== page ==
No one saw much potential in McGregor, his destiny was to make ends meet doing something he had no passion for. Yet, McGregor read the book, The Secret, and believed that if he visualized the future he wanted to create, he would get it.
So, Connor McGregor imagined himself holding the UFC championship belt. He imagined himself driving a Mercedes Benz and owning a mansion. He imagined himself dominating his opponents in the Octagon.
And in the course of only a few years, all those things happened. Connor McGregor went from poverty to one of the highest paid athletes of all time.
The list of highly successful people who claim visualization has played a role in their success is long. It includes Arnold Schwarzenegger, Oprah, Michael Phelps, Will Smith, Logic, Tiger Woods, and many others.
The evidence that visualization is a powerful tool for personal strength is strong. So, how do you use it to transform your own life?
Visualization is best done as a dedicated practice, like meditation. The basic gist of visualization is to imagine yourself in the future achieving your goals and getting the things you want in life.
Beyond that, there isn’t one right way to visualize, you can try different things and see what resonates with you. I’ll share some of the things that I do to give you some ideas:
(PS: To get the most benefit from visualization, you’ll want to make it a regular habit, I recommend you sit down and visualize for 5-10 minutes 2-4 days per week to start. If you want to learn more about how to make this a habit, check out this video.)
When I sit down to visualize, there are several goals I imagine myself achieving. I see myself in the future having a book on the New York Time’s Bestseller list, I see myself looking in the mirror and seeing the body I’ve always wanted, and I see myself being interviewed by people I admire (Robert Greene, Jason Silva, Tom Bilyeu, among others).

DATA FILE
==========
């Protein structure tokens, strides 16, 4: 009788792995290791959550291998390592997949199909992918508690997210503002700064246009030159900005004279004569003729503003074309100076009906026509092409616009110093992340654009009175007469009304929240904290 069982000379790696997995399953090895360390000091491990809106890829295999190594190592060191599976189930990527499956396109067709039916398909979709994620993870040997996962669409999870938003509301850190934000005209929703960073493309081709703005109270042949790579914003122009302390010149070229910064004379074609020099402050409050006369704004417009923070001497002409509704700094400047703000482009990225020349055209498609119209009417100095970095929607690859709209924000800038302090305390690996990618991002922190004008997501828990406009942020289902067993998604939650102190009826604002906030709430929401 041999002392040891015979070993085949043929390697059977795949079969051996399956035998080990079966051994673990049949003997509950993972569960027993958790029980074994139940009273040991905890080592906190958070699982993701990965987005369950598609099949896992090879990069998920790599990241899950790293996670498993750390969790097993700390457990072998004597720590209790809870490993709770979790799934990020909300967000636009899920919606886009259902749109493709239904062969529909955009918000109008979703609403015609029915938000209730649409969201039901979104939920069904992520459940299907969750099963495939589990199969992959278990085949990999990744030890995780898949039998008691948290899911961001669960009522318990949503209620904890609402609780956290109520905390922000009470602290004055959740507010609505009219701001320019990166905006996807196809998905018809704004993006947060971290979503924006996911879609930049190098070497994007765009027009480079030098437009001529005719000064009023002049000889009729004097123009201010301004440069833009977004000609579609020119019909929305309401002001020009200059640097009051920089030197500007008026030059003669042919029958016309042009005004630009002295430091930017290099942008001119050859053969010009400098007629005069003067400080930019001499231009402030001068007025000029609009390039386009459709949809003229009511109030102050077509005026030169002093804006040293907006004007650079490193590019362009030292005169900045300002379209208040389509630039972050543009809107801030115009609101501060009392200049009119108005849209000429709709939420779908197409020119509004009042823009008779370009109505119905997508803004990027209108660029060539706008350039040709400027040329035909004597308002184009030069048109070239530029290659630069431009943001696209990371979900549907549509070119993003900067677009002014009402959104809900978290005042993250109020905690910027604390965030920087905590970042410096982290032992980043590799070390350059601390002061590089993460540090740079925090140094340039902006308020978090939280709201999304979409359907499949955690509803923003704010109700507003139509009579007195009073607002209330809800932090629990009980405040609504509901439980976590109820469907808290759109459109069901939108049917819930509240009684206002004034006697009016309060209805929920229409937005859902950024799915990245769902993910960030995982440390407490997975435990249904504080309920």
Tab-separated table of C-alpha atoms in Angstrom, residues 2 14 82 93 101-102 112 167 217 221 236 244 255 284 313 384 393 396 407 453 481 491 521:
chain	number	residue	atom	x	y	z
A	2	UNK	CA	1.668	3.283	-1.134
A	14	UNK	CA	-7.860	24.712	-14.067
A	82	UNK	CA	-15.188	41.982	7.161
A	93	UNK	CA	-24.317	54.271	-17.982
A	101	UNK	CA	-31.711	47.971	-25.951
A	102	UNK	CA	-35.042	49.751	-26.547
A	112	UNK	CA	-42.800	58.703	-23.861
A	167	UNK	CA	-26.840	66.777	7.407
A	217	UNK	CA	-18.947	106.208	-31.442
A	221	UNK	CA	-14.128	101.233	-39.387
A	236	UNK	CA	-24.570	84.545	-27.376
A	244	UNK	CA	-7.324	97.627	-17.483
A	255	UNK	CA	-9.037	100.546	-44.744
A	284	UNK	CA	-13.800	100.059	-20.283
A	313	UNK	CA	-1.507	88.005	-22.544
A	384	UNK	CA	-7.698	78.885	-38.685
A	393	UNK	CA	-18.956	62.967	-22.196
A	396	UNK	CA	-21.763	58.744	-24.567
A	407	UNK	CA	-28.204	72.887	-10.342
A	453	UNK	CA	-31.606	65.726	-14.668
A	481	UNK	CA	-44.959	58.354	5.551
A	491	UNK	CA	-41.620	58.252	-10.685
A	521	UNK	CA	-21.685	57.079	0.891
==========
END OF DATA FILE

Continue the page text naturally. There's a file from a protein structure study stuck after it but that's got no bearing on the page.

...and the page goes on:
Each time I practice visualization I make a point to come back to the three images above because those are the long-term goals that are most important to me – and that I want to work towards consistently.
When I visualize, I also like to imagine myself going through the process of reaching my goals. I see myself typing away at the computer for hours on end, sending emails to potential business partners, and going to the gym and dieting.
I do this because achieving goals is hard work, and I don’t want to fixate on the end result without also acknowledging that getting there is a process.
If your visualization influences how you feel, you can be confident that it’s breaking through to your subconscious mind. If at the end of your session, you feel energized, motivated, and positive, you’re definitely on the right track.
Not only has scientific evidence shown that visualization is a powerful tool for self-improvement, but some of the greatest performers in the world claim it was the key to their success.
Visualization is powerful because it’s a high-leverage practice. In only 5-10 minutes per day it can radically improve your life.
All of humanity’s greatest achievements started as an image in someone’s mind. Airplanes, computers, cars – were all the product of visualization. Give your mind the right instructions, and there are few things it can’t do.
PS: For The Next 3 Days Only, You Can Get My New Book, The System: How To Achieve Your Goals 100% Of The Time For Free On Amazon.
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|Title||Does Visualization Work? The Shocking Truth About The Law Of Attraction|
|Date||July 1, 2018 4:04 AM UTC (4 years ago)|
|Blog||Red Pill Theory|